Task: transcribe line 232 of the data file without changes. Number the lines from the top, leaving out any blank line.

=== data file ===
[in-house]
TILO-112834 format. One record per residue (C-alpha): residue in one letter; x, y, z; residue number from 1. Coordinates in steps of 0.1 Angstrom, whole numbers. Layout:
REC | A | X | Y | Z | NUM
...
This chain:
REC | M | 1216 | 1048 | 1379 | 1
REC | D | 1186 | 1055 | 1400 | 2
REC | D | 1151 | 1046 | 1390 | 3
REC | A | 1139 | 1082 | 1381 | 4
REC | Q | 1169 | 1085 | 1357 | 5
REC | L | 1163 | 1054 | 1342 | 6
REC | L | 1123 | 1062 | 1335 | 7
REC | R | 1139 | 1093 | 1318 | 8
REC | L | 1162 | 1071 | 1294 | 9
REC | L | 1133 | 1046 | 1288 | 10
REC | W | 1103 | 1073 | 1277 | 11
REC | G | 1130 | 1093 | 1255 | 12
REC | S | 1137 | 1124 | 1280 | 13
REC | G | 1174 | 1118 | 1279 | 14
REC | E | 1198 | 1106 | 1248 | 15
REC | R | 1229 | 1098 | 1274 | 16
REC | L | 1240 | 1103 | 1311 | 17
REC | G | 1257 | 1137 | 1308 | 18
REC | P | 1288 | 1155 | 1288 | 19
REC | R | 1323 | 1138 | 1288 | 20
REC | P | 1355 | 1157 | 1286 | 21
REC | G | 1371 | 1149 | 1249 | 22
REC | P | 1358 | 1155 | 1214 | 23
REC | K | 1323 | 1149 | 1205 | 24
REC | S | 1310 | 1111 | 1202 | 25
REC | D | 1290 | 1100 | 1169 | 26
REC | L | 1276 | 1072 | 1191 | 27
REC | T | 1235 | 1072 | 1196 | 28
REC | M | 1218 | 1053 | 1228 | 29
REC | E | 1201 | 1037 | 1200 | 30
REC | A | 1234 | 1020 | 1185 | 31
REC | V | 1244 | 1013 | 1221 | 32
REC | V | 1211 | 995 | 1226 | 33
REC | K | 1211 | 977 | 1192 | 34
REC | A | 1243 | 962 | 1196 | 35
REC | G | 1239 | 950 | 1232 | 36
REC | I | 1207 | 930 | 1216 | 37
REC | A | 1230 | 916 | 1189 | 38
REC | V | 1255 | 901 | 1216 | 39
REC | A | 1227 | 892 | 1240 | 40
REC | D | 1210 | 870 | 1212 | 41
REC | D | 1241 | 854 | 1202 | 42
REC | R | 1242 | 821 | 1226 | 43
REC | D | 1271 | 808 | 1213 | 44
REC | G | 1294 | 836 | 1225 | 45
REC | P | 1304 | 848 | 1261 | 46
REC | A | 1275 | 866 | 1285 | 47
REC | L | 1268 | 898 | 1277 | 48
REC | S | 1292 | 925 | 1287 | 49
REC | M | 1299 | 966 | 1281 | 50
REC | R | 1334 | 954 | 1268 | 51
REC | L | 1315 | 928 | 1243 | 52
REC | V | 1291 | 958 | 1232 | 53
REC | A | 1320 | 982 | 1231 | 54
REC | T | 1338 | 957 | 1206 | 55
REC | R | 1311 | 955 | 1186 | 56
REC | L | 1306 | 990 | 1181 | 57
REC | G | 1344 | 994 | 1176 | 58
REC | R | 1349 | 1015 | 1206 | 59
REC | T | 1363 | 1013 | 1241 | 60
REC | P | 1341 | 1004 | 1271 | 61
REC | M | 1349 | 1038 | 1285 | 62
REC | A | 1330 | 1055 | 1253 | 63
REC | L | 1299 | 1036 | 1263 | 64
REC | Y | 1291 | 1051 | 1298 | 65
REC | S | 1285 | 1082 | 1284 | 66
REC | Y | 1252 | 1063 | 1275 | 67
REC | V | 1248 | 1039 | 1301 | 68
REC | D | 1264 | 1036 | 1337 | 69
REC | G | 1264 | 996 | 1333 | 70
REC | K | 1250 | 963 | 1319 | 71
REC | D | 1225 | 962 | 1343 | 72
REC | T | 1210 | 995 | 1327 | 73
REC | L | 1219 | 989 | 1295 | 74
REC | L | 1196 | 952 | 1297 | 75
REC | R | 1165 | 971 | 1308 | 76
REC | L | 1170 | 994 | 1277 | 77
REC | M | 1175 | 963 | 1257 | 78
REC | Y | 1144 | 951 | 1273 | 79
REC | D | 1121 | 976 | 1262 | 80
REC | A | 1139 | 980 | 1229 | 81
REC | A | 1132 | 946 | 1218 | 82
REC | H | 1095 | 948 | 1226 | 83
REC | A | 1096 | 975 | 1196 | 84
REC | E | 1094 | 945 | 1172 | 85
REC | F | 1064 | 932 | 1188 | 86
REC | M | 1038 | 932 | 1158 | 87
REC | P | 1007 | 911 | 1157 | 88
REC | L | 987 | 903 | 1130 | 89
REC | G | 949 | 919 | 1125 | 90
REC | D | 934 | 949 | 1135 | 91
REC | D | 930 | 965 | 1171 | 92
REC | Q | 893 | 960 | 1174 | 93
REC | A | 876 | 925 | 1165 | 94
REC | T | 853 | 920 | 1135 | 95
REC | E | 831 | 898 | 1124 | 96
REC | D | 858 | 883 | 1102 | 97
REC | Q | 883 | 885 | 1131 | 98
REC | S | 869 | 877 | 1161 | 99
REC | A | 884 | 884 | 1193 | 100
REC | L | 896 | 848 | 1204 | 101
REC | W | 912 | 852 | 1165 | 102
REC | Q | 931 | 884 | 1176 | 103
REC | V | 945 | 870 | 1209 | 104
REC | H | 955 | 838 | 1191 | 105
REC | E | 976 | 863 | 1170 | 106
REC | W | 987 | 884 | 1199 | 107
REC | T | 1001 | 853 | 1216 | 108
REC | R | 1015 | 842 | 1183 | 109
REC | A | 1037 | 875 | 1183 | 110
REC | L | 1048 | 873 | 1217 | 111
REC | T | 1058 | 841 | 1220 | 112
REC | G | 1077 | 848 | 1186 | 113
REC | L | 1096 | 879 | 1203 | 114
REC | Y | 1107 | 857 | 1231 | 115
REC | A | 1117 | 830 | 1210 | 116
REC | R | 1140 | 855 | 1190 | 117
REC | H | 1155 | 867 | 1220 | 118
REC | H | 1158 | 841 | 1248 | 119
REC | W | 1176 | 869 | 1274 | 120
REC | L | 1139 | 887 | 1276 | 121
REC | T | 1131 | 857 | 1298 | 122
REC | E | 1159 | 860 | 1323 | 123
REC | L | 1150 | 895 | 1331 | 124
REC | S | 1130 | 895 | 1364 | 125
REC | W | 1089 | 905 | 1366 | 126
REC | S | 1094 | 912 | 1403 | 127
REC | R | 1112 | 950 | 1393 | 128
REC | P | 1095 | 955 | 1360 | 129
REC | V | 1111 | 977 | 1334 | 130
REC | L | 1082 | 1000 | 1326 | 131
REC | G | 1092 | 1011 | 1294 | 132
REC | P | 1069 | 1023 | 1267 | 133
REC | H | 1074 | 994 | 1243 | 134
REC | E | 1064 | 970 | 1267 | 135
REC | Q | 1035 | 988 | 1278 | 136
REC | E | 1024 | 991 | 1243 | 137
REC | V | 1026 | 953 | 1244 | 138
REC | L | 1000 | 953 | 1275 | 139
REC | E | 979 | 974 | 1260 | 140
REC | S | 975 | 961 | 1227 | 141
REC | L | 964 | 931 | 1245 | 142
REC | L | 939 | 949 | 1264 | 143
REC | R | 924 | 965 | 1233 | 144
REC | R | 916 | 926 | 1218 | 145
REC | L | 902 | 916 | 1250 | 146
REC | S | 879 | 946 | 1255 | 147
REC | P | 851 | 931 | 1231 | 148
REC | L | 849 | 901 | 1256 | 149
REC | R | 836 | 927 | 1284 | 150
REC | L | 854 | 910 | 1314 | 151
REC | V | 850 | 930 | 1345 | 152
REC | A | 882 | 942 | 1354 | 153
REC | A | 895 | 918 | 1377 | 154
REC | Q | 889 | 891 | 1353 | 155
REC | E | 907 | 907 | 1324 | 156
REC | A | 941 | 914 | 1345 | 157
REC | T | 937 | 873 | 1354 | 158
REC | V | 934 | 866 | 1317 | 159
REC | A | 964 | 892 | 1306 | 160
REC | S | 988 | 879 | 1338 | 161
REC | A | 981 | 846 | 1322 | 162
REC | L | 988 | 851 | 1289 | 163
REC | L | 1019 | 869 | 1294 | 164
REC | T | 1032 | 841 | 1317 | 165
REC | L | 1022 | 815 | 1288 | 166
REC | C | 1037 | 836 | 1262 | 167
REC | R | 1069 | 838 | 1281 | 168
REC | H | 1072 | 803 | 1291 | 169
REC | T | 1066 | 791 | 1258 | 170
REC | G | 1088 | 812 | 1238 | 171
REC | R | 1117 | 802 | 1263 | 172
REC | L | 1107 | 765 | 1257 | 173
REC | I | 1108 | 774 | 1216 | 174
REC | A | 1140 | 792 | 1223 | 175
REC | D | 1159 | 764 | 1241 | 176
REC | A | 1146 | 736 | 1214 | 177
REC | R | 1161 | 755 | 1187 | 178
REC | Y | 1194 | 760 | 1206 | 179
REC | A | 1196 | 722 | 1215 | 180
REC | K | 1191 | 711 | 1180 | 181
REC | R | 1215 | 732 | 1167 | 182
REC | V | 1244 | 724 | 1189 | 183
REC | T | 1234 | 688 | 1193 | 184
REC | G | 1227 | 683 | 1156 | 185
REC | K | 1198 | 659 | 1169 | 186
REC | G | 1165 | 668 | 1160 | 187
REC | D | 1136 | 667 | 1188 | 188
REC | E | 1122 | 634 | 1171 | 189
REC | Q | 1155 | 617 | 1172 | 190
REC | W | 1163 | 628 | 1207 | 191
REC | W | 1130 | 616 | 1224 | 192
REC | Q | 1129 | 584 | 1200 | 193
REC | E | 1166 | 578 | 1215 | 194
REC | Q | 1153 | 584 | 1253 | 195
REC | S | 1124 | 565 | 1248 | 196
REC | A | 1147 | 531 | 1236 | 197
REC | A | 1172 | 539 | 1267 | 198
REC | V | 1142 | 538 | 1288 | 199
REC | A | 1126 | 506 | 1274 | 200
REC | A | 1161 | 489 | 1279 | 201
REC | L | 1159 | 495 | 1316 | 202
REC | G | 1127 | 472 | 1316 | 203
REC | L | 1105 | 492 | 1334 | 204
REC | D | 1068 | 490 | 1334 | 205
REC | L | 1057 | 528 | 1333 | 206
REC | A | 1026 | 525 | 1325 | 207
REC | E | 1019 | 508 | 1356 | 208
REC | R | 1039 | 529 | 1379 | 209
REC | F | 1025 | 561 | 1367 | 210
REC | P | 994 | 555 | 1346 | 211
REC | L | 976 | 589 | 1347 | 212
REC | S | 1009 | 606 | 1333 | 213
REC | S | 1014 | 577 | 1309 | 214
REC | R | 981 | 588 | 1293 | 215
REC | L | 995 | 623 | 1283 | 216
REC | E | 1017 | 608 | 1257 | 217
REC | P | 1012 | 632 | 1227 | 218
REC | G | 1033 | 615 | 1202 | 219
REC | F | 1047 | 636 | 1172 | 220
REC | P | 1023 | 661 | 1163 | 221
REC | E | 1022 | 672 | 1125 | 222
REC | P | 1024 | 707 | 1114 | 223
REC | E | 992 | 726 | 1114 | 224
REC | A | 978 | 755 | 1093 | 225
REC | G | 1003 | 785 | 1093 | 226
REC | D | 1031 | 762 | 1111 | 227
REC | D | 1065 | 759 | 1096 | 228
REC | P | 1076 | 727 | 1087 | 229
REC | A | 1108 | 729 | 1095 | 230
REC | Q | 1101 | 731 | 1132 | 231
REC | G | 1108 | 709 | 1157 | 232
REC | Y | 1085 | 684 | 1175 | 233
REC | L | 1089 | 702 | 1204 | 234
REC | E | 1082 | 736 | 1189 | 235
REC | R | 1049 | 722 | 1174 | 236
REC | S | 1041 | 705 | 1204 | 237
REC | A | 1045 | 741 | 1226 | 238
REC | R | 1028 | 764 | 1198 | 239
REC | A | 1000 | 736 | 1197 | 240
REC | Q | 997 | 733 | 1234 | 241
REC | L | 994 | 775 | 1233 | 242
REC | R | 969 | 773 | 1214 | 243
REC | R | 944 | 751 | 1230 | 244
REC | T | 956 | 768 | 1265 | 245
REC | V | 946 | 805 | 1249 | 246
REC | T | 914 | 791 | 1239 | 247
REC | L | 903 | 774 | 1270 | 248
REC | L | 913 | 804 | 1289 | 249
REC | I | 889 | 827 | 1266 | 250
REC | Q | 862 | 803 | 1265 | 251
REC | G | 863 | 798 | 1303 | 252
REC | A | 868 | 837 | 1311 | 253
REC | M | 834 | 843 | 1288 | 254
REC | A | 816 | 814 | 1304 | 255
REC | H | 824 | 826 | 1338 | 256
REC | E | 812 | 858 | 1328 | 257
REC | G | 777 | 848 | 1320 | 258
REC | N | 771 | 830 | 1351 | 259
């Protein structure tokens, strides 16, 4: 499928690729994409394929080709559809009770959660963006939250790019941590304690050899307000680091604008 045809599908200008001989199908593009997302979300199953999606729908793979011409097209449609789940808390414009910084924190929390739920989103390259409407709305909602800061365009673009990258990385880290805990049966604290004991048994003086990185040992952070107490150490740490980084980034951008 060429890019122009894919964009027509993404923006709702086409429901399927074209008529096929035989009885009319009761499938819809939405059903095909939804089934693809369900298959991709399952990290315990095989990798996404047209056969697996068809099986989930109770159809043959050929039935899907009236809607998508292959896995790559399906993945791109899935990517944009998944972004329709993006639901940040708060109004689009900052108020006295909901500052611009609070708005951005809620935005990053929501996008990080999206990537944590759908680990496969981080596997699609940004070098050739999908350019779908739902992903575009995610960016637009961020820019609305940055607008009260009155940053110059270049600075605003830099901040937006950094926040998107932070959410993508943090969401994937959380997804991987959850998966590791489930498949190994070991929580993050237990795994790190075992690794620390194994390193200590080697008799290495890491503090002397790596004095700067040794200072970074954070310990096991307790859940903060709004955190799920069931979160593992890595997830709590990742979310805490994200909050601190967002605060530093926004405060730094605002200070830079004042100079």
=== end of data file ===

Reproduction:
REC | D | 1031 | 762 | 1111 | 227